The following ‘story’ is dedicated to all my lovely girlfriends, wherever you might be in the world, but boys are very welcome to read it too !
LITTLE WOMEN AND ME
Well, for starters my name is Josephine (I was named after my Italian grandmother Giuseppina) but everyone calls me Jo.
I grew up with two sisters, not three. And I was a bit of a tomboy, as they used to say in those days. I didn’t like it when I had to wear a frilly dress to go to a birthday party, I was always told not to ruin it which of course meant I couldn’t run around too much or climb a tree. I much preferred wearing shorts. I’ve always been a barefoot baby and liked nothing better than to take my shoes off as soon as I could. Like any other woman, I adore shoes but my love for going barefooted has never abated. I used to love running and playing with the boys, and was very ‘physical’ even, and would get into a fight if provoked. Dolls weren’t really my ‘thing’. Building huts was more fun.
The years I speak of, from about the age of five to twelve, I grew up in Karachi, which was then West Pakistan, followed by Teheran, and then Dhaka, which was then East Pakistan before it became Bangladesh. My Scottish stepfather worked for a pharmaceutical company and that’s how we moved around a lot. With the job came cushy houses, beautiful ones at that, with large verandahs and even a swimming pool sometimes. Plush lawns and scented flowers. And a team of people to help run the house – servants they were called then, or ‘the help’ I believe in the States? The lap of luxury sort of thing. Except there were many amenities that were not available in those countries, during those years. One of which was TV. I remember when a television set first appaered in our house in Dhaka, I would have been close to eleven. There was only one channnel and featured two English speaking programmes a day – the Man from UNCLE, the Lucy Show, come to mind. And no TV on a Monday for some reason. Perhaps a film once a week? And there were power cuts on a regular basis, very often interrupting a TV show.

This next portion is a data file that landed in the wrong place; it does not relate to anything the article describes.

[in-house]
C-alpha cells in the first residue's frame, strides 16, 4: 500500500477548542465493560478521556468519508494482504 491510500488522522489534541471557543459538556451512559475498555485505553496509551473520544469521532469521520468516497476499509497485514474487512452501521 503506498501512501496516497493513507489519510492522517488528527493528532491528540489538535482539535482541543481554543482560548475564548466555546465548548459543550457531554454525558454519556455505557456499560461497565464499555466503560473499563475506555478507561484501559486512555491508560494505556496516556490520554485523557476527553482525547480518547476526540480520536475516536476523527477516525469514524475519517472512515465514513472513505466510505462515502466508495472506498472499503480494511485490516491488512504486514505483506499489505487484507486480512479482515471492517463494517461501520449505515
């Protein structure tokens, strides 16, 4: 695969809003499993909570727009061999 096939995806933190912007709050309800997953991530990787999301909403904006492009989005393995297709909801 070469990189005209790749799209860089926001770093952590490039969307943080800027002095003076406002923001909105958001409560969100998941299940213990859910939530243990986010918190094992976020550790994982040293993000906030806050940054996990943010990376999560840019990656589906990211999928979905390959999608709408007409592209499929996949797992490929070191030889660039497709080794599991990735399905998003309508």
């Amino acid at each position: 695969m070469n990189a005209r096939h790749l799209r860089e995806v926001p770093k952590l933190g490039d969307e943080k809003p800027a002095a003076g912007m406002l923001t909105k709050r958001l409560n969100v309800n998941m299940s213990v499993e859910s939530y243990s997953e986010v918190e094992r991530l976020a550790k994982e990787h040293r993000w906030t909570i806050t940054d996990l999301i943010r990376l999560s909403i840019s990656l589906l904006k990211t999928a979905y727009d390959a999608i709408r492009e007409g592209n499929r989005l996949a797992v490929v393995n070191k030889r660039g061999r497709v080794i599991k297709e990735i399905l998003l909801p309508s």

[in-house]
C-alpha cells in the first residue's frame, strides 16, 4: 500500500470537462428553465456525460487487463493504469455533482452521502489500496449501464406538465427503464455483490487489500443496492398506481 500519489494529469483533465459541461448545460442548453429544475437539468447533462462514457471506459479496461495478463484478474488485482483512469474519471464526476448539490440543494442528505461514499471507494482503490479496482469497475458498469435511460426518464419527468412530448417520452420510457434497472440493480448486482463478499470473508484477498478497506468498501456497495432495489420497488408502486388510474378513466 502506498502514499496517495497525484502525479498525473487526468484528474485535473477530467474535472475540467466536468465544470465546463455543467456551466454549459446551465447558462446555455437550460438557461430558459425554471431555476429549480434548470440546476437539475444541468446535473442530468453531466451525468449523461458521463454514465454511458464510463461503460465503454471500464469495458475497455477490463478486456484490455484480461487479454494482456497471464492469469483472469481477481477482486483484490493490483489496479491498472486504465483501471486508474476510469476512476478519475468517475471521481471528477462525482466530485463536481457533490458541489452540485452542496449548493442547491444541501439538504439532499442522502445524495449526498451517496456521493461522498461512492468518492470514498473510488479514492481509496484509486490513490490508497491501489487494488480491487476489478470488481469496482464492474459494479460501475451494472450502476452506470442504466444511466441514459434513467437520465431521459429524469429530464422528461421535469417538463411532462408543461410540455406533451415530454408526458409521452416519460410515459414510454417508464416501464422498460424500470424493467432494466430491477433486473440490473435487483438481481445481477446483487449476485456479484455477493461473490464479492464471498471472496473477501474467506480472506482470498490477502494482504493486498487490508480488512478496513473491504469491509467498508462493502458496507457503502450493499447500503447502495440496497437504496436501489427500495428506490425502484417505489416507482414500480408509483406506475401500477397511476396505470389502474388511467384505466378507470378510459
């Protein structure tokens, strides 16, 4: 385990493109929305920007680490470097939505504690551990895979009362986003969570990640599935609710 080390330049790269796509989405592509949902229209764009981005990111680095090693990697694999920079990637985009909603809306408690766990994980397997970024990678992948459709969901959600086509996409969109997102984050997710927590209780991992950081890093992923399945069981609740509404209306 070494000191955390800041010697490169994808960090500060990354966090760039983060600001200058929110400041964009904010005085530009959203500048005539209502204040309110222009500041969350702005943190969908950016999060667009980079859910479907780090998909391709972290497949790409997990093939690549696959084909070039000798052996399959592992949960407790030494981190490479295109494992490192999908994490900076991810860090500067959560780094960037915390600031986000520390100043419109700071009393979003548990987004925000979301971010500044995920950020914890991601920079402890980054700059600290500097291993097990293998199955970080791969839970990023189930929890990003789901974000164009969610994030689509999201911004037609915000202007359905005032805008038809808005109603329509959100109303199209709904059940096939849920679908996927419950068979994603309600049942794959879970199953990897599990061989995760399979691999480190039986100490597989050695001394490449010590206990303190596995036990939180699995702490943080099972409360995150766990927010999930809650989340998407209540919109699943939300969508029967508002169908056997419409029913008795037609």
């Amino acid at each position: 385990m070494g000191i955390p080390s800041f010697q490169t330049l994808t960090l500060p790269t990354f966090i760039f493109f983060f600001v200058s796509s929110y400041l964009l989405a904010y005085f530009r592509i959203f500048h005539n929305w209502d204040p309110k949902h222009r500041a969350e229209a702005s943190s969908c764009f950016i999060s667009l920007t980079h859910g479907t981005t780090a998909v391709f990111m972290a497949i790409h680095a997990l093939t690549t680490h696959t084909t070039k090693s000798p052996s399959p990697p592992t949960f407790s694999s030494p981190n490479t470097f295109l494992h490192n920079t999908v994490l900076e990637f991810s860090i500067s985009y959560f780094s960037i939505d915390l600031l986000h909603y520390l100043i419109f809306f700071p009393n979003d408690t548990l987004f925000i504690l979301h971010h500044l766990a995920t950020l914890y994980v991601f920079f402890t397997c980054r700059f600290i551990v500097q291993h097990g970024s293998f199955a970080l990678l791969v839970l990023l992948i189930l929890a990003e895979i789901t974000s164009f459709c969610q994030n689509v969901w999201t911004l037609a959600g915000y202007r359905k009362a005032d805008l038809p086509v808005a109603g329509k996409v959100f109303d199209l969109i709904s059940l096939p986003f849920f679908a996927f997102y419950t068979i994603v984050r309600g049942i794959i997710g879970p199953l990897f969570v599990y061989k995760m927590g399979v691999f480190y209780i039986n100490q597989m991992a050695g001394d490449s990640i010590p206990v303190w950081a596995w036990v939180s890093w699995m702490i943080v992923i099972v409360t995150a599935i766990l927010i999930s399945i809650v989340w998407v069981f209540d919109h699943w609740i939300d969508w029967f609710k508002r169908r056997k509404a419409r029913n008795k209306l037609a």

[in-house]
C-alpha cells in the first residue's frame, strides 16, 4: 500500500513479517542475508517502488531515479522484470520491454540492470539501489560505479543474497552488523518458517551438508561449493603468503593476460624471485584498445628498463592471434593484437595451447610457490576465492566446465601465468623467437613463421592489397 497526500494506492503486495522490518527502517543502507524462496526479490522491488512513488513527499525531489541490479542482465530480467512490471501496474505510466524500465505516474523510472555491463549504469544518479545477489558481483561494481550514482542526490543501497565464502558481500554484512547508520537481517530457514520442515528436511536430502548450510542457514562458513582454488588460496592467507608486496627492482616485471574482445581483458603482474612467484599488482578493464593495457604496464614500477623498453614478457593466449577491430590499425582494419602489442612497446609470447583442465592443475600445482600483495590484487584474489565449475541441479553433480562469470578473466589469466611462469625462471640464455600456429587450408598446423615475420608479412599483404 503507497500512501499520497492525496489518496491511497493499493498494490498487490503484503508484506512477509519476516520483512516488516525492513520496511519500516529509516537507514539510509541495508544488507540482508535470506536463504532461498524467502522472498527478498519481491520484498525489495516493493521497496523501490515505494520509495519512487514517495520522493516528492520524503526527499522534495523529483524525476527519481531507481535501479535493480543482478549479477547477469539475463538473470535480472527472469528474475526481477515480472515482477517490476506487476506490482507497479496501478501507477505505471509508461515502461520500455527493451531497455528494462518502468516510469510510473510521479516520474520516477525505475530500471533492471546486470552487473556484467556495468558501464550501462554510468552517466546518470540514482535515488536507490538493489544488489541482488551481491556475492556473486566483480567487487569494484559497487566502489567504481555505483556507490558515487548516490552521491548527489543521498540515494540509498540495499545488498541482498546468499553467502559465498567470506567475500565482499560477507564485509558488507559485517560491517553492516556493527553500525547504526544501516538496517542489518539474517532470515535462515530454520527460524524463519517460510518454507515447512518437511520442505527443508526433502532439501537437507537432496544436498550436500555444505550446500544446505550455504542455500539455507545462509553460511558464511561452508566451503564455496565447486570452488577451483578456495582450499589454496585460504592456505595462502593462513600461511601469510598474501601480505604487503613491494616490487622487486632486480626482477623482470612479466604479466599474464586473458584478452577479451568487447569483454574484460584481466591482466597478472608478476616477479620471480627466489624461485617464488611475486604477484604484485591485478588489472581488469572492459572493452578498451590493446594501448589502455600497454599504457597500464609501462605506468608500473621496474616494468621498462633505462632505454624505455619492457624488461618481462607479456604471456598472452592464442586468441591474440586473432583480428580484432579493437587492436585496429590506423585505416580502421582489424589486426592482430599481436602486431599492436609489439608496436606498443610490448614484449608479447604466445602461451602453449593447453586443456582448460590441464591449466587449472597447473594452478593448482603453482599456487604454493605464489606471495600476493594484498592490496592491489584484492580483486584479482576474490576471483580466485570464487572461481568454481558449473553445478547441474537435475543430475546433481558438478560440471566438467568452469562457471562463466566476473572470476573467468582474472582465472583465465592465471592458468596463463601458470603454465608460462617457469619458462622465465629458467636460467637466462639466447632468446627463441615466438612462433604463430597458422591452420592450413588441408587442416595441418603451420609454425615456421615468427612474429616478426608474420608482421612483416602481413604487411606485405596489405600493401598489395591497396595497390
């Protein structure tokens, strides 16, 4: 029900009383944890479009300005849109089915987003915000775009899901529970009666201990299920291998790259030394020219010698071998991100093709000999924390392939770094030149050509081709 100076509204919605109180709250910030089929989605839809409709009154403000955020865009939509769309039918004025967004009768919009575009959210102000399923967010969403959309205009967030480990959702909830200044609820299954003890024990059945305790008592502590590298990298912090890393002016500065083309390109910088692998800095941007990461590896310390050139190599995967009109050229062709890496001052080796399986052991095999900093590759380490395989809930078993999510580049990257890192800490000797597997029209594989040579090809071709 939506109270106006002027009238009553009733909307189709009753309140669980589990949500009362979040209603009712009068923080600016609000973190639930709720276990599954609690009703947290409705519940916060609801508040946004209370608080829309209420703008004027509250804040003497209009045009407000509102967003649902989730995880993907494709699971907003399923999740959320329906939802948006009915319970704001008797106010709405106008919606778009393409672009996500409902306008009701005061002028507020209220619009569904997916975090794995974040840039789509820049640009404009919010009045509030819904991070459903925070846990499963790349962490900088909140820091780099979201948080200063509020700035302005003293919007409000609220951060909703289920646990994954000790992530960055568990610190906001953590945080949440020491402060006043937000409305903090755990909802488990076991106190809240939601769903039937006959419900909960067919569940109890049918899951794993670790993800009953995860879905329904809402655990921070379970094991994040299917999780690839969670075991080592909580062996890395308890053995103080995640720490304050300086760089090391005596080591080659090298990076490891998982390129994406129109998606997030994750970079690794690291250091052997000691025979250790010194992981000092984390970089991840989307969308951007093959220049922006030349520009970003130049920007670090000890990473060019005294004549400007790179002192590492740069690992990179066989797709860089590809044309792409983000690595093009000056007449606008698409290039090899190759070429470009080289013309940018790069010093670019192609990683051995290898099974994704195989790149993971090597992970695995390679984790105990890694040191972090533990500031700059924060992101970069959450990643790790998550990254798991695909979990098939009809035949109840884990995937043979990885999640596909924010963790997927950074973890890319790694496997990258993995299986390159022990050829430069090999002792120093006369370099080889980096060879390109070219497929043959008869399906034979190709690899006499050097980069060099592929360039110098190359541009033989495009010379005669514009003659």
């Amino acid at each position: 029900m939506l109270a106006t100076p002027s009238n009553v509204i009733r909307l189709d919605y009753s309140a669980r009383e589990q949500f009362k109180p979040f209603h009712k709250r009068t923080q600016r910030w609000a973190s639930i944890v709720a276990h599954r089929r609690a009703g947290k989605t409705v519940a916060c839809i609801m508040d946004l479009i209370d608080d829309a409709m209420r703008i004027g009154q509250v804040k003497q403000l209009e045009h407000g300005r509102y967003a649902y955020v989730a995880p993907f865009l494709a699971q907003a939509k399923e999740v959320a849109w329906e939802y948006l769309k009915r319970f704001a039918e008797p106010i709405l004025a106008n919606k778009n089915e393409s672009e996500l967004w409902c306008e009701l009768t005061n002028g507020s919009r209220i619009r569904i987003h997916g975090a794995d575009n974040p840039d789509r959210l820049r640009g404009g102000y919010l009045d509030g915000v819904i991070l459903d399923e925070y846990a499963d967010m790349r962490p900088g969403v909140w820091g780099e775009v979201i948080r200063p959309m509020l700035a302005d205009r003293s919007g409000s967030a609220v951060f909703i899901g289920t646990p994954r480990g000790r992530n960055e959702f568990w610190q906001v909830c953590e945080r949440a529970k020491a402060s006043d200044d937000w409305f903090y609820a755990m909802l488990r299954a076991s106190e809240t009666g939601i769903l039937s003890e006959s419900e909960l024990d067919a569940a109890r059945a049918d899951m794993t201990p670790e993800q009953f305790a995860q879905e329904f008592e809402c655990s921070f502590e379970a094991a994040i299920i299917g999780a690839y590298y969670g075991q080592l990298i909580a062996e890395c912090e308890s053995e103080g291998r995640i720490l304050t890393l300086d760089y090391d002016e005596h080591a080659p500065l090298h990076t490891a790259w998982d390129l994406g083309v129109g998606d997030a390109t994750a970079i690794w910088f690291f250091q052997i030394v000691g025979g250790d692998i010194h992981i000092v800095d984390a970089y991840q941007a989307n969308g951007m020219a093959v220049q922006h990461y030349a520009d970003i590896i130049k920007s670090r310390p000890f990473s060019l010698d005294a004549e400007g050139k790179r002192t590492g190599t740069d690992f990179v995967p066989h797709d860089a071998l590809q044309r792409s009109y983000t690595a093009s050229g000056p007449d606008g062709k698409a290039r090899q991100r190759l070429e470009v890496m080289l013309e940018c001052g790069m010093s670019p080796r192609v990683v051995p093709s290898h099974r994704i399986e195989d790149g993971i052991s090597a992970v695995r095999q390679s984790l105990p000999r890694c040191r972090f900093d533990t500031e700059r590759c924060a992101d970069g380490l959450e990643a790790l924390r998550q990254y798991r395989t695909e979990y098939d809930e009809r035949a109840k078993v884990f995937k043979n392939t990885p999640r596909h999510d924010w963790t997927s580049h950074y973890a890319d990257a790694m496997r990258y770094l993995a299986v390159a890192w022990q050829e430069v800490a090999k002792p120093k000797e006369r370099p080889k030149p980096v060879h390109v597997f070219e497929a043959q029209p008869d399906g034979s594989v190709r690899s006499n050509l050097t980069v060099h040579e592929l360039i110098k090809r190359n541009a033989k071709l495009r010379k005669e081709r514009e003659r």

All this to say that we children had to entertain ourselves. My two sisters were much younger than I, so the interaction was perforce one-sided, with me being the bossy older sister. There was no question that I loved them, and we are incredibly close to this day, and we all slept in the same bedroom. But I was bored, bored, bored so much of the time. And lonely. I craved company of my own age. I did have friends, I did, but it wasn’t as if I could walk over to their house, I had to be driven their either by my mother or by the driver. It had to be arranged, it couldn’t be spontaneous. Also, friends would leave, their parents moving to another country, and that was always very sad. I’ve never got over parting from friends.